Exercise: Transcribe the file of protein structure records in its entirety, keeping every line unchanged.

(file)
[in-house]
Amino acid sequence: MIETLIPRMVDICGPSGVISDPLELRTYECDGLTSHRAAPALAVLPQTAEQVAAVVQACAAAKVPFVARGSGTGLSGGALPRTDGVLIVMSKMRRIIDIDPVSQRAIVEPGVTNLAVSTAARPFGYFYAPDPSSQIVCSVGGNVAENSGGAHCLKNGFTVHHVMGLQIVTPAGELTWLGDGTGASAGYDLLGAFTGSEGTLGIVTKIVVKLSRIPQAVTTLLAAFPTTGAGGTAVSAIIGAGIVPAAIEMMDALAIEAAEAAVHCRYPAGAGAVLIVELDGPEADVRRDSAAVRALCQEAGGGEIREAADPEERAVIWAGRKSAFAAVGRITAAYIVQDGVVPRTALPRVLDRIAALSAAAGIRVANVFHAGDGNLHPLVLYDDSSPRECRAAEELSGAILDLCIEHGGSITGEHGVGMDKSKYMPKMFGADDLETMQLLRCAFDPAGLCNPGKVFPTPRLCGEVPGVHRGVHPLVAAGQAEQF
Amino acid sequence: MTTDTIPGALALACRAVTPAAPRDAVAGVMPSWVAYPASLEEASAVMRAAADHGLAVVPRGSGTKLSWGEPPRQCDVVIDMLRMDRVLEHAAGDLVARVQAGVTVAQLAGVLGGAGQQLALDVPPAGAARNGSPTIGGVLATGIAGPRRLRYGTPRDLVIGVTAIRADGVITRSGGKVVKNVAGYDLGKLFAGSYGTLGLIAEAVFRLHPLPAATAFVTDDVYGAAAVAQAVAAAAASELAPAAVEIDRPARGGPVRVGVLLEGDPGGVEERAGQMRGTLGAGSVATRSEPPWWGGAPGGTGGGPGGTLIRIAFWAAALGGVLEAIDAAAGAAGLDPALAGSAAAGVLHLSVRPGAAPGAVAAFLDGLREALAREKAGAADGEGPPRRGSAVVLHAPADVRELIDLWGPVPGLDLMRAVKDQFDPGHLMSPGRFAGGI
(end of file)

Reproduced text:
[in-house]
Amino acid sequence: MIETLIPRMVDICGPSGVISDPLELRTYECDGLTSHRAAPALAVLPQTAEQVAAVVQACAAAKVPFVARGSGTGLSGGALPRTDGVLIVMSKMRRIIDIDPVSQRAIVEPGVTNLAVSTAARPFGYFYAPDPSSQIVCSVGGNVAENSGGAHCLKNGFTVHHVMGLQIVTPAGELTWLGDGTGASAGYDLLGAFTGSEGTLGIVTKIVVKLSRIPQAVTTLLAAFPTTGAGGTAVSAIIGAGIVPAAIEMMDALAIEAAEAAVHCRYPAGAGAVLIVELDGPEADVRRDSAAVRALCQEAGGGEIREAADPEERAVIWAGRKSAFAAVGRITAAYIVQDGVVPRTALPRVLDRIAALSAAAGIRVANVFHAGDGNLHPLVLYDDSSPRECRAAEELSGAILDLCIEHGGSITGEHGVGMDKSKYMPKMFGADDLETMQLLRCAFDPAGLCNPGKVFPTPRLCGEVPGVHRGVHPLVAAGQAEQF
Amino acid sequence: MTTDTIPGALALACRAVTPAAPRDAVAGVMPSWVAYPASLEEASAVMRAAADHGLAVVPRGSGTKLSWGEPPRQCDVVIDMLRMDRVLEHAAGDLVARVQAGVTVAQLAGVLGGAGQQLALDVPPAGAARNGSPTIGGVLATGIAGPRRLRYGTPRDLVIGVTAIRADGVITRSGGKVVKNVAGYDLGKLFAGSYGTLGLIAEAVFRLHPLPAATAFVTDDVYGAAAVAQAVAAAAASELAPAAVEIDRPARGGPVRVGVLLEGDPGGVEERAGQMRGTLGAGSVATRSEPPWWGGAPGGTGGGPGGTLIRIAFWAAALGGVLEAIDAAAGAAGLDPALAGSAAAGVLHLSVRPGAAPGAVAAFLDGLREALAREKAGAADGEGPPRRGSAVVLHAPADVRELIDLWGPVPGLDLMRAVKDQFDPGHLMSPGRFAGGI